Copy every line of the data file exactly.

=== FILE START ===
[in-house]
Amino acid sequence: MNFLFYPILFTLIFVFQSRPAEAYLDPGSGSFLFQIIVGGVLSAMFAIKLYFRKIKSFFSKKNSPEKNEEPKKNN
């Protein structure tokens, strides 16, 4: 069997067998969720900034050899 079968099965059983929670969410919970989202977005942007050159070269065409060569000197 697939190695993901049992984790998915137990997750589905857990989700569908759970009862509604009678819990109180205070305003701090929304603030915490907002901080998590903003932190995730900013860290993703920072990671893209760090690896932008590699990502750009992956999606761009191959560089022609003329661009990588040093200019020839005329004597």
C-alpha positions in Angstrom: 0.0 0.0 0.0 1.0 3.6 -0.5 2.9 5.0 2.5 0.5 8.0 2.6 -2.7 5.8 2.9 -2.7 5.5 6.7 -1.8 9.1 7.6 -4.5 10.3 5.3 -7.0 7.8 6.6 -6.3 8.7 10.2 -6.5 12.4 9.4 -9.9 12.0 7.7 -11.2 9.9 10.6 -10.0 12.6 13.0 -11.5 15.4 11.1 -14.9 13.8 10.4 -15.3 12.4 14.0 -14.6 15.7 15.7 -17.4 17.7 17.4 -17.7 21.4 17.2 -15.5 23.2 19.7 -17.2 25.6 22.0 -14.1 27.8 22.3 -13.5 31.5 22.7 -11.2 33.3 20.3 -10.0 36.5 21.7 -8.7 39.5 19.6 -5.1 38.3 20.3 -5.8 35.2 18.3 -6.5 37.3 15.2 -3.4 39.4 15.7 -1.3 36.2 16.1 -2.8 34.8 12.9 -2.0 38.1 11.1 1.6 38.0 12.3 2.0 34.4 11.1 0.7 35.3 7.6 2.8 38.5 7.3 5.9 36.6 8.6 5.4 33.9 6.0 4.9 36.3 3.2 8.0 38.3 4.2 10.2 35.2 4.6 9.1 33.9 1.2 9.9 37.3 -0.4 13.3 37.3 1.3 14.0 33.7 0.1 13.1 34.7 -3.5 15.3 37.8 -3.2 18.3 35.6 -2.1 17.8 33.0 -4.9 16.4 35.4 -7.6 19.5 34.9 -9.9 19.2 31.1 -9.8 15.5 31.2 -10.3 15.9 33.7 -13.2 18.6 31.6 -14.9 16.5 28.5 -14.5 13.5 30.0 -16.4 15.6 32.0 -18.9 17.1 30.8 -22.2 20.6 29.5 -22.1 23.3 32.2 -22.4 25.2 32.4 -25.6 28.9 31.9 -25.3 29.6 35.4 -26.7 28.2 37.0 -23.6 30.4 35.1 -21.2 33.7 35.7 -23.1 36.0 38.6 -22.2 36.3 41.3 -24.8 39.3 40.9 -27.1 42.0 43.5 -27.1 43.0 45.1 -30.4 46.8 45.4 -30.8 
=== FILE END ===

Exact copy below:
[in-house]
Amino acid sequence: MNFLFYPILFTLIFVFQSRPAEAYLDPGSGSFLFQIIVGGVLSAMFAIKLYFRKIKSFFSKKNSPEKNEEPKKNN
């Protein structure tokens, strides 16, 4: 069997067998969720900034050899 079968099965059983929670969410919970989202977005942007050159070269065409060569000197 697939190695993901049992984790998915137990997750589905857990989700569908759970009862509604009678819990109180205070305003701090929304603030915490907002901080998590903003932190995730900013860290993703920072990671893209760090690896932008590699990502750009992956999606761009191959560089022609003329661009990588040093200019020839005329004597």
C-alpha positions in Angstrom: 0.0 0.0 0.0 1.0 3.6 -0.5 2.9 5.0 2.5 0.5 8.0 2.6 -2.7 5.8 2.9 -2.7 5.5 6.7 -1.8 9.1 7.6 -4.5 10.3 5.3 -7.0 7.8 6.6 -6.3 8.7 10.2 -6.5 12.4 9.4 -9.9 12.0 7.7 -11.2 9.9 10.6 -10.0 12.6 13.0 -11.5 15.4 11.1 -14.9 13.8 10.4 -15.3 12.4 14.0 -14.6 15.7 15.7 -17.4 17.7 17.4 -17.7 21.4 17.2 -15.5 23.2 19.7 -17.2 25.6 22.0 -14.1 27.8 22.3 -13.5 31.5 22.7 -11.2 33.3 20.3 -10.0 36.5 21.7 -8.7 39.5 19.6 -5.1 38.3 20.3 -5.8 35.2 18.3 -6.5 37.3 15.2 -3.4 39.4 15.7 -1.3 36.2 16.1 -2.8 34.8 12.9 -2.0 38.1 11.1 1.6 38.0 12.3 2.0 34.4 11.1 0.7 35.3 7.6 2.8 38.5 7.3 5.9 36.6 8.6 5.4 33.9 6.0 4.9 36.3 3.2 8.0 38.3 4.2 10.2 35.2 4.6 9.1 33.9 1.2 9.9 37.3 -0.4 13.3 37.3 1.3 14.0 33.7 0.1 13.1 34.7 -3.5 15.3 37.8 -3.2 18.3 35.6 -2.1 17.8 33.0 -4.9 16.4 35.4 -7.6 19.5 34.9 -9.9 19.2 31.1 -9.8 15.5 31.2 -10.3 15.9 33.7 -13.2 18.6 31.6 -14.9 16.5 28.5 -14.5 13.5 30.0 -16.4 15.6 32.0 -18.9 17.1 30.8 -22.2 20.6 29.5 -22.1 23.3 32.2 -22.4 25.2 32.4 -25.6 28.9 31.9 -25.3 29.6 35.4 -26.7 28.2 37.0 -23.6 30.4 35.1 -21.2 33.7 35.7 -23.1 36.0 38.6 -22.2 36.3 41.3 -24.8 39.3 40.9 -27.1 42.0 43.5 -27.1 43.0 45.1 -30.4 46.8 45.4 -30.8 